This month, Brave Wings has interviewed prolific author, Kody Boye, who has churned out over thirty books in his young life. Kody also faces numerous challenges, as he is living with HIV and struggles with bipolar disorder.

You’ve published so many books. It’s mind-boggling. And you had your first story published at fifteen, first novel published at seventeen. Tell us about that.

I started writing when I was about seven years old, after my teacher assigned my second-grade class to write a short story. I naturally took to it and continued writing on and off until I got bit by the bug again when I was twelve. My first publication was a short story called [A] Prom Queen’s Revenge, which was published by the Yellow Mama Webzine. I attribute that the editor of the webzine at the time taking her time to make sure the story was as polished as it could be, given my skill level. The first edition of my novel Sunrise was published by the Library of the Living Dead Press when I was seventeen. Unfortunately, it was not ready for mass consumption; and because of that, I later rewrote it for the same press, where it stayed until the business folded.

You write fantasy, horror, science fiction, and contemporary fiction for young adults. What has drawn you to these genres?

It has only been within the last few years that I have been drawn to write for young adults. Before, I was convinced that I would write exclusively for an adult audience. Then the first few lines of my novel When They Came appeared in my head, and I realized it was meant for a younger audience.

My willingness to write YA fiction primarily comes from the genre, but also because a lot of the ideas I have at-present involve very young people (usually between the ages of fourteen/fifteen and eighteen.) There’s such a huge market for YA fiction that I feel that it’s too good to be ignored. Combined with the popularity of (and my love for) speculative fiction and it’s a match made in heaven.

How long does writing a book generally take you?

It depends on the book, its length, and how well it flows. When I’m doing really well and writing consistently, I can finish writing the first draft of a book in one or two months. The time it takes to revise and then edit can take longer depending on what I need to think about and consider with the specific work.

Do you do your own editing? Formatting? Covers?

I revise my work and then turn it over to someone for editing, since it’s impossible for anyone to see all of their errors no matter their talent. The formatting I do myself, and the covers I hire out for (since I have very little artistic skill.)

Tell us about your newest book, A Deadly Bloom (The Plague Bloom Book One).

A Deadly Bloom, which is the first in my Plague Bloom series, centers around a young woman and her people’s quest to make their way to their god’s Promised Land. Bryce Song, our main character, becomes an orphan at the beginning of the novel, and after the Elves arrive atop their massive flying whales to proclaim that the Promised Lands are upon the horizon, chooses to journey from the Guardians atop which they ride to the ground to reclaim a fabled relic that is said to slay any foe.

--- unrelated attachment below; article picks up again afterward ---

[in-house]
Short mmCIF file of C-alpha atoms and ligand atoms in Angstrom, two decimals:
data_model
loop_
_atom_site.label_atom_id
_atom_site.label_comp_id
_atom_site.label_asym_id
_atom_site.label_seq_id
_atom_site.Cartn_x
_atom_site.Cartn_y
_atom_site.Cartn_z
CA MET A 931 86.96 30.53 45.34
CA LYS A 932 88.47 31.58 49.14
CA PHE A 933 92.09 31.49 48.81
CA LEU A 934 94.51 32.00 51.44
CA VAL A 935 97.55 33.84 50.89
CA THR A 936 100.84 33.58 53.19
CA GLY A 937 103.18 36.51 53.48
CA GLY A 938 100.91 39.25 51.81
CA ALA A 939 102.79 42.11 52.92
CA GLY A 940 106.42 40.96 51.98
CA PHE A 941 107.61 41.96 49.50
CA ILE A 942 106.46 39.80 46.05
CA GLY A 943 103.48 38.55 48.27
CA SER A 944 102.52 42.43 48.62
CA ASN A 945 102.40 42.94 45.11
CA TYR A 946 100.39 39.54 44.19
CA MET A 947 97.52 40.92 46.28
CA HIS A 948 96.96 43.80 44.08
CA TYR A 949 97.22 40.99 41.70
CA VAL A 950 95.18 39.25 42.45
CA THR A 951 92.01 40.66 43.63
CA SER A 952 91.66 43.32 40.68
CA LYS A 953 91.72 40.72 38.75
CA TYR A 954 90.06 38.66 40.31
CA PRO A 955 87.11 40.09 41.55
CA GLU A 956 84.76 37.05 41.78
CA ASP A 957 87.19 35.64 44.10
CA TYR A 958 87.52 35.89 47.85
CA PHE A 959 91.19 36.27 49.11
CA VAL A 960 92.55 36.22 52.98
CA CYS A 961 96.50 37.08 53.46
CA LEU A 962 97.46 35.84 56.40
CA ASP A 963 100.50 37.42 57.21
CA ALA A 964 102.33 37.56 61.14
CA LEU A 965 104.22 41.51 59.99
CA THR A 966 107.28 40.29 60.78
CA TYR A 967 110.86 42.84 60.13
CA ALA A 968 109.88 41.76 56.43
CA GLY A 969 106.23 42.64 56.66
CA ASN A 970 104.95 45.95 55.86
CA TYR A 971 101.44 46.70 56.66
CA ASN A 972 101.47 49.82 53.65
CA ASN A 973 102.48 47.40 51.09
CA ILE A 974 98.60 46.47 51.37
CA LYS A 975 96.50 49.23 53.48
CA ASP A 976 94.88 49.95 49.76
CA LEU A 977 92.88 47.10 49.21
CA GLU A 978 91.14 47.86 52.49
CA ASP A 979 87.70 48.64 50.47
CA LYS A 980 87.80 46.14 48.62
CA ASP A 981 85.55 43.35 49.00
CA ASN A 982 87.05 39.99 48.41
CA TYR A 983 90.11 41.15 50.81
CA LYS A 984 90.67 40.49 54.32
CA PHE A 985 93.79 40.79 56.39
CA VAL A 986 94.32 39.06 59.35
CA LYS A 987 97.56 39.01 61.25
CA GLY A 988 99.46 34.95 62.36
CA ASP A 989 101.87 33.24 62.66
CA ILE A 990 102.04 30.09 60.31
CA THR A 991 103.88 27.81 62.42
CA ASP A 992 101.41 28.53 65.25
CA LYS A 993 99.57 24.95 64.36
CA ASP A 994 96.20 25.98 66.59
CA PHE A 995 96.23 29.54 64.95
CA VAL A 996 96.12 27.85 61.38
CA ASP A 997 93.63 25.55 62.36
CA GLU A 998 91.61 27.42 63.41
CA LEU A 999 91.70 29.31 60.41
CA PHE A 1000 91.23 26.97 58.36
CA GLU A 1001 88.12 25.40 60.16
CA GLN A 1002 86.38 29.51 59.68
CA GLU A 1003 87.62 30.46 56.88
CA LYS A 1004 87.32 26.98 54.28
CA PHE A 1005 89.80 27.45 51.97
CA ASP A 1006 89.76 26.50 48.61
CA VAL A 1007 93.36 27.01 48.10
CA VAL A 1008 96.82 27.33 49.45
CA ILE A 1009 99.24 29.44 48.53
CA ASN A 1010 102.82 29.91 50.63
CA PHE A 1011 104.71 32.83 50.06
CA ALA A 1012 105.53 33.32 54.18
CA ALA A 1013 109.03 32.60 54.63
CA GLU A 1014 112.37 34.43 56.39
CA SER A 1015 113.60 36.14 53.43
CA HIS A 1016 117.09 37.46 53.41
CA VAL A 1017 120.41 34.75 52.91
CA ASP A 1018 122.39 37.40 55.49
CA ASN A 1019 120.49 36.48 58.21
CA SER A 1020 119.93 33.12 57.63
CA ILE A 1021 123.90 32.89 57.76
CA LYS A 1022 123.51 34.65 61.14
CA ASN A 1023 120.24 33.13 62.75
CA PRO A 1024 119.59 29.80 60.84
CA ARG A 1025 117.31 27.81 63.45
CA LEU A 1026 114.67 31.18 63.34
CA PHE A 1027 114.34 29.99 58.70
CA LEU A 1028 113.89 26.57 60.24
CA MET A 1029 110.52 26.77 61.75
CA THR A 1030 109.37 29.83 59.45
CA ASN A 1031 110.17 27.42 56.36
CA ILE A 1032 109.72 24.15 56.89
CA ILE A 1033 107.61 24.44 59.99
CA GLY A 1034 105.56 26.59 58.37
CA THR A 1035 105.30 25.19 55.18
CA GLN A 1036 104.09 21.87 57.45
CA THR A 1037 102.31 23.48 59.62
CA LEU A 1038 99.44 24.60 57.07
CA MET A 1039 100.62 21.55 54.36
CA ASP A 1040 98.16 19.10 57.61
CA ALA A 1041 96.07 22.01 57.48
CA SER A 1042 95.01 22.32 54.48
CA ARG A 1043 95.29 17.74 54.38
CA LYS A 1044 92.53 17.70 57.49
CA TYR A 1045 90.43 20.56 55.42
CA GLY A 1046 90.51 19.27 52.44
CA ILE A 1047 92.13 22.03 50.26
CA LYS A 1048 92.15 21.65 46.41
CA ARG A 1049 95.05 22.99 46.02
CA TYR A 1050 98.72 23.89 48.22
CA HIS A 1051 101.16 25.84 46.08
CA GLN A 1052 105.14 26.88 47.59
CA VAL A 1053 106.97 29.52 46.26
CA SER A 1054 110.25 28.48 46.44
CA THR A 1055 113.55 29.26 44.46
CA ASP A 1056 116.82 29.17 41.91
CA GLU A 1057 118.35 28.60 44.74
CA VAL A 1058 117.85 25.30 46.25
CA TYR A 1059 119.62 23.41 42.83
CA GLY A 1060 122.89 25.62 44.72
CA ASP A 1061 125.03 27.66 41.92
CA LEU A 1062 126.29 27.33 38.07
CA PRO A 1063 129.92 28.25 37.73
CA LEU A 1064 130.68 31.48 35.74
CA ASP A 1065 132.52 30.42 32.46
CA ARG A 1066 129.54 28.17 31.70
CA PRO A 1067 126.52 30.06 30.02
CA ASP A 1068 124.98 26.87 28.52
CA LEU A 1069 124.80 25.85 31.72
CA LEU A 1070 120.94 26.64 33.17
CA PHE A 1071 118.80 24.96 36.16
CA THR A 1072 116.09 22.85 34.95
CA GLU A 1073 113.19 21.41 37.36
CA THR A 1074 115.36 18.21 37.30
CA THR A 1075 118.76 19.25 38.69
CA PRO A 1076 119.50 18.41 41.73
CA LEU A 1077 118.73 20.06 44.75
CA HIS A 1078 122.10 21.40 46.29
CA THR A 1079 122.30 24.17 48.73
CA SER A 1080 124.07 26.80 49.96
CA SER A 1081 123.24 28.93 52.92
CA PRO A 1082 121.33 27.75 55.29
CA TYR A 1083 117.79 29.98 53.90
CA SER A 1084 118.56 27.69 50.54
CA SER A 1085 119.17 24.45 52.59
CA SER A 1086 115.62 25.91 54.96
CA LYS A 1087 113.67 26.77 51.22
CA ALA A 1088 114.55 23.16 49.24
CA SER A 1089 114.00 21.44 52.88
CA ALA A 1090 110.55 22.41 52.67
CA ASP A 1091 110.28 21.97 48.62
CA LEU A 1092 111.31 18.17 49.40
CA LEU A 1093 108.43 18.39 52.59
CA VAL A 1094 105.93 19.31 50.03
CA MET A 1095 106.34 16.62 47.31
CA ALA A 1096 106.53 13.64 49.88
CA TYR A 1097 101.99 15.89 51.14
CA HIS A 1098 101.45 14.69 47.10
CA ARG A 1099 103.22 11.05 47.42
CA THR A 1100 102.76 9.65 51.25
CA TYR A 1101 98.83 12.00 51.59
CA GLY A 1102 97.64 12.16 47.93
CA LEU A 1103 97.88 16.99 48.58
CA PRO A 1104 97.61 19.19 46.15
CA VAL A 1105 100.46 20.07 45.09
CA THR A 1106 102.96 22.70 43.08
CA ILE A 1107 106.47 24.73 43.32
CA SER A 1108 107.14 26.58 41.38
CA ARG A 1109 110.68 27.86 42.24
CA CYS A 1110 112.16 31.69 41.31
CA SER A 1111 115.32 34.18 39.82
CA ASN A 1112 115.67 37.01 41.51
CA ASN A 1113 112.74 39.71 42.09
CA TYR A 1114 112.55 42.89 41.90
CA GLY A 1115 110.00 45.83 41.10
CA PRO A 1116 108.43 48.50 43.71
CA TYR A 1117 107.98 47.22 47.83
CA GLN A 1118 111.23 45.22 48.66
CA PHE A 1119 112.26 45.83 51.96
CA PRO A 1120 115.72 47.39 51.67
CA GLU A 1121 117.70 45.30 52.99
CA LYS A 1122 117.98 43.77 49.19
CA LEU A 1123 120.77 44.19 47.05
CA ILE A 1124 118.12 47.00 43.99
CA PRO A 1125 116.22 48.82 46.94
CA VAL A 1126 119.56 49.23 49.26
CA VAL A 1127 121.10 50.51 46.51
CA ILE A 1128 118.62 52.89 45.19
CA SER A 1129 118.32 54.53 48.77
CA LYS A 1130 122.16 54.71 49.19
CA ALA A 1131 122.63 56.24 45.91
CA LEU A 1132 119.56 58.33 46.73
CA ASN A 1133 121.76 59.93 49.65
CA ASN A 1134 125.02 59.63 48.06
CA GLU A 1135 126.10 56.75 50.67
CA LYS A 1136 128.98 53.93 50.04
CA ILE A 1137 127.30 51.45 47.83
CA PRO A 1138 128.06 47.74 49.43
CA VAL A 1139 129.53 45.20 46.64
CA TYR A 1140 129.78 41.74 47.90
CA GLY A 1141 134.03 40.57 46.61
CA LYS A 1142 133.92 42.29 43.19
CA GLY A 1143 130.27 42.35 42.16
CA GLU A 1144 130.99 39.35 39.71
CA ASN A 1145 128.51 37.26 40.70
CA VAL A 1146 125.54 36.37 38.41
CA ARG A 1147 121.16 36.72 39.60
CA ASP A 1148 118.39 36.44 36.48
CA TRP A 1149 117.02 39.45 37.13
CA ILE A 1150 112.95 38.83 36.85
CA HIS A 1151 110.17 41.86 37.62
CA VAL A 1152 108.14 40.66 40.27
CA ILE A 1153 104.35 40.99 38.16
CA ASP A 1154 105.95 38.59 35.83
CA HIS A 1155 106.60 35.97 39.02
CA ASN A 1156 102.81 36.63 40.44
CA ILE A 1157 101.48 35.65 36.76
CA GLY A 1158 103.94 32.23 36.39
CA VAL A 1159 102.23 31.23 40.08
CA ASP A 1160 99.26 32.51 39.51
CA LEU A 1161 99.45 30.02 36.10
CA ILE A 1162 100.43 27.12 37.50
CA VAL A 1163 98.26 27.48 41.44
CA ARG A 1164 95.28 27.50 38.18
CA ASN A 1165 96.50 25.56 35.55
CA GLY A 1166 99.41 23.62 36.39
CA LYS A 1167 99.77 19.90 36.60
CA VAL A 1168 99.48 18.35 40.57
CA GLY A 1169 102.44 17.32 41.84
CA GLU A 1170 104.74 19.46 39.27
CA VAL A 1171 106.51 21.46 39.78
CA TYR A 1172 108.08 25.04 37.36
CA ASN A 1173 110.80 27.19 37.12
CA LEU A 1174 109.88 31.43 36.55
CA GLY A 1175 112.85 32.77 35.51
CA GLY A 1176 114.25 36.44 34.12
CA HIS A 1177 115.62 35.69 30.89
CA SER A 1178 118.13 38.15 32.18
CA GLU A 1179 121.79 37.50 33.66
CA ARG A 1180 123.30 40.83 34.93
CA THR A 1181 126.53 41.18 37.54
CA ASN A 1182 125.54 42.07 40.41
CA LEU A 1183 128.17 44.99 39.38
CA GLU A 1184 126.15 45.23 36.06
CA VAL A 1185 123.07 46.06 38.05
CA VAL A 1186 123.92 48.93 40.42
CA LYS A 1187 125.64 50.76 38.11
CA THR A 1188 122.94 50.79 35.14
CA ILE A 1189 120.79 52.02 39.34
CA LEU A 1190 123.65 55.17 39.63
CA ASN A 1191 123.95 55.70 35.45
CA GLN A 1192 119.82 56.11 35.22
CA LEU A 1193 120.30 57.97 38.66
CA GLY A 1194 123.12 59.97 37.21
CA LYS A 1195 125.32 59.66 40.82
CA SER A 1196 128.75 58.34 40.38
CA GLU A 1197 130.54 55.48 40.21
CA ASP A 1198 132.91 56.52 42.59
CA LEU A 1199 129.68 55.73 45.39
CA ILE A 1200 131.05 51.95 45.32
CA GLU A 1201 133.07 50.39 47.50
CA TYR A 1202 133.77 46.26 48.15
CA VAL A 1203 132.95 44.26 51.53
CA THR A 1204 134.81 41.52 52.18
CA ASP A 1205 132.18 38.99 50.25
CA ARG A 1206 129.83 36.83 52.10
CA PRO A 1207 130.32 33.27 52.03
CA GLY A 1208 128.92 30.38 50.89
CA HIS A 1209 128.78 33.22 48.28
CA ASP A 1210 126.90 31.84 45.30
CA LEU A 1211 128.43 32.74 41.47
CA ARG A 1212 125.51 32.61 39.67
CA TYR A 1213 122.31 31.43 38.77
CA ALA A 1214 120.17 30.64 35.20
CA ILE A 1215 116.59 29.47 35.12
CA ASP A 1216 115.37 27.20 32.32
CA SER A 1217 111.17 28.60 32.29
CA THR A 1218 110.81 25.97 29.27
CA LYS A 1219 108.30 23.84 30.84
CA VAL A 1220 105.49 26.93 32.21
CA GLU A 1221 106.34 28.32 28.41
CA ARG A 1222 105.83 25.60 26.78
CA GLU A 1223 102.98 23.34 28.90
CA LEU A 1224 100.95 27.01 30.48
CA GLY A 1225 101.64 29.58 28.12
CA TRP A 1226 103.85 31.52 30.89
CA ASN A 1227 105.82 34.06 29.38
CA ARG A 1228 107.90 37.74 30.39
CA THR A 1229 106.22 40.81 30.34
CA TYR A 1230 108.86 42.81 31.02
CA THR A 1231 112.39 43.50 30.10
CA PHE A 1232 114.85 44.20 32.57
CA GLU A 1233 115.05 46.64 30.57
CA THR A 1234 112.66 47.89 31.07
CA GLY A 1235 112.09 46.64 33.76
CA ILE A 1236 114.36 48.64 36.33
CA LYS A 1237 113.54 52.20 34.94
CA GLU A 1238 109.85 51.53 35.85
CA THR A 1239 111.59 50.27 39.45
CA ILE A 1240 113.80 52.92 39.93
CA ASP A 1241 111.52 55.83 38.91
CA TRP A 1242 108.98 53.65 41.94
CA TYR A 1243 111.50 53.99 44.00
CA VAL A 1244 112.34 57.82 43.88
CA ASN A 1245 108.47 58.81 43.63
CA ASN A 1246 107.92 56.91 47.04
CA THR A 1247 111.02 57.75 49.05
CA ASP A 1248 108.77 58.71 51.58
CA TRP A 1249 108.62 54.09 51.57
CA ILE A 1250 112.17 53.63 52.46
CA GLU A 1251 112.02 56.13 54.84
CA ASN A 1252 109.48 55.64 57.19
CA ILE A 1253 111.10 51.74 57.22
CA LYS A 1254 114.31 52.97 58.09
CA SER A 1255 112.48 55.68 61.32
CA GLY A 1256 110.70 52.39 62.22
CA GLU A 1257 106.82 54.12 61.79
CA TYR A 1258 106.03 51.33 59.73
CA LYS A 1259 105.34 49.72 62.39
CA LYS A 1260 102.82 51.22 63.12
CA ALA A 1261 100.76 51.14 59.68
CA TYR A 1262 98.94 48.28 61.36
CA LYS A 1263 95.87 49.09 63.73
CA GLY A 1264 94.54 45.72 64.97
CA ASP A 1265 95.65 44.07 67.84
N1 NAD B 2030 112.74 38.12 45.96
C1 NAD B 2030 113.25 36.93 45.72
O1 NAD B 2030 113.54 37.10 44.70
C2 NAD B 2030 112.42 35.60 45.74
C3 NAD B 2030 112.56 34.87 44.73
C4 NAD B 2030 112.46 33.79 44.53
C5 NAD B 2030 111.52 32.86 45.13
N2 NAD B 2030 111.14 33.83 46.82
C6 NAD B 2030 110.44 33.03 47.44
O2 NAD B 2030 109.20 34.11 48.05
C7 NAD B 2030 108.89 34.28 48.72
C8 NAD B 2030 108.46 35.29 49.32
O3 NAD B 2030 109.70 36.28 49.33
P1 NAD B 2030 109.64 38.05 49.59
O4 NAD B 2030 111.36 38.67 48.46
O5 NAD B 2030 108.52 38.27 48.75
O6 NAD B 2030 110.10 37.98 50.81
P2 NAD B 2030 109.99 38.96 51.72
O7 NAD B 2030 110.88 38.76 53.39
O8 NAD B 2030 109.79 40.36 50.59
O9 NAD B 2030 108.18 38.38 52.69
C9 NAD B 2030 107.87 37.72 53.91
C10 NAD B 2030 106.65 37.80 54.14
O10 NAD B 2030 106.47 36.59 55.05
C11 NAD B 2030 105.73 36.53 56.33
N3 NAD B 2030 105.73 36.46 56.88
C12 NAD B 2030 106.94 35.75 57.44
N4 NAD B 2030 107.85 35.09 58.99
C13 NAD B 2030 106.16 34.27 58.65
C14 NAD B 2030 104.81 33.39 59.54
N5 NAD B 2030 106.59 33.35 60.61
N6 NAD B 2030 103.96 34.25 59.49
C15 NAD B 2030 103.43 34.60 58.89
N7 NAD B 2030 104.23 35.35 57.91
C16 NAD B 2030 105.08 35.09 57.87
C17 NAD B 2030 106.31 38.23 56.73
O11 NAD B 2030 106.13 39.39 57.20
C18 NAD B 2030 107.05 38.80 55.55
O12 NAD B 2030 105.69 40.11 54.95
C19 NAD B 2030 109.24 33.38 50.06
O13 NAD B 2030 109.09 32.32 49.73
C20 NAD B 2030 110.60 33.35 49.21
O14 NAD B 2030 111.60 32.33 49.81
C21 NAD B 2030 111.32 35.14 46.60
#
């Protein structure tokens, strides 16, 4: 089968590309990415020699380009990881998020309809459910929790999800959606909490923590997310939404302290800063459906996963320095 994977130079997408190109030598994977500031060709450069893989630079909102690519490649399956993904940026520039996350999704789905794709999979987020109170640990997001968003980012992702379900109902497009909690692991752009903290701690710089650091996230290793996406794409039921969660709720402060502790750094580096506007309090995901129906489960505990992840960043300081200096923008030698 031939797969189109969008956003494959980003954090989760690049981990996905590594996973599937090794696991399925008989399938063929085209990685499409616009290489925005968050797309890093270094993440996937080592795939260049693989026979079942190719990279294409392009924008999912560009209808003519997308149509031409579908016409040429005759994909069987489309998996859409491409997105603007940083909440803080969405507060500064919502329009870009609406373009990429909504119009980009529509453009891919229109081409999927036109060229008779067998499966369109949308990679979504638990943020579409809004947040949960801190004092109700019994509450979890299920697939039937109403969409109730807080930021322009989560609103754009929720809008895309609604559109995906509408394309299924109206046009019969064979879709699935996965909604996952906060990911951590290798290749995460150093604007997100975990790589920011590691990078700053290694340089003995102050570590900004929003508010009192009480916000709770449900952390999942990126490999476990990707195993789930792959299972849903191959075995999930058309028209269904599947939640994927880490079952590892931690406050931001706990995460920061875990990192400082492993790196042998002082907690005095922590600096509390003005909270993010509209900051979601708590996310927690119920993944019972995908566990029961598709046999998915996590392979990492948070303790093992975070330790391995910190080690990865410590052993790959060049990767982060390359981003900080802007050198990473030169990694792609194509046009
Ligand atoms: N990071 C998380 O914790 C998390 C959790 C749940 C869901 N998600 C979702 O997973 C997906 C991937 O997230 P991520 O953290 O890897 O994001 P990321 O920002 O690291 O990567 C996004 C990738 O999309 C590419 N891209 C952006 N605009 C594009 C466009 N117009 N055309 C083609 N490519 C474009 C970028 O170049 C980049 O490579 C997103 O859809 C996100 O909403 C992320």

Of all your books, which was your favorite book to write and why?

As of now, A Deadly Bloom was my favorite to write, primarily because I’ve wanted to write it for years, but also because my first love in the young-adult genre was fantasy.

Can you give us an insight into one of your main characters and tell us what he/she does that is so special?

Most of my main characters suffer from mental duress as a result of either their previous experiences or their situations within my works. Because of that, they usually suffer from a lot of self-doubt, some personal loathing, and a lot of insecurities. In my When They Came trilogy, our main character Ana Mia exists in the shadow of a seemingly-insurmountable danger. In The Beautiful Ones, my main character Kelendra Byron lives in fear of remaining in poverty. And in A Deadly Bloom, my character Bryce Song suffers from the reality that she may never truly find family. All of these young women encompass several fears that I personally experience, and as a result of their very-ordinary selves, must learn to overcome the monsters of consciousness that we all experience.

What are the challenges in bringing your books to life?

The challenges I often find in bringing my work to life is making sure that I’m not projecting myself into the characters. I find that, a lot of times, I feel that my experiences are universal to a lot of people. However, we are all different; and as a result, experience things uniquely.

Are there messages in your novels that you want readers to grasp?

The primary message I would like people to gain from my work is the power of the self. Whether you want to believe it or not, you are (almost always) capable of changing your life, whether that be personally or on a greater scale.

Is anything in your books based on real life or purely all imagination?

I try not to base my books on real life. The locations in my “real-world” fiction have, of late, focused around areas of Texas I’ve either lived in or passed through. Otherwise, everything in my work is purely imagination.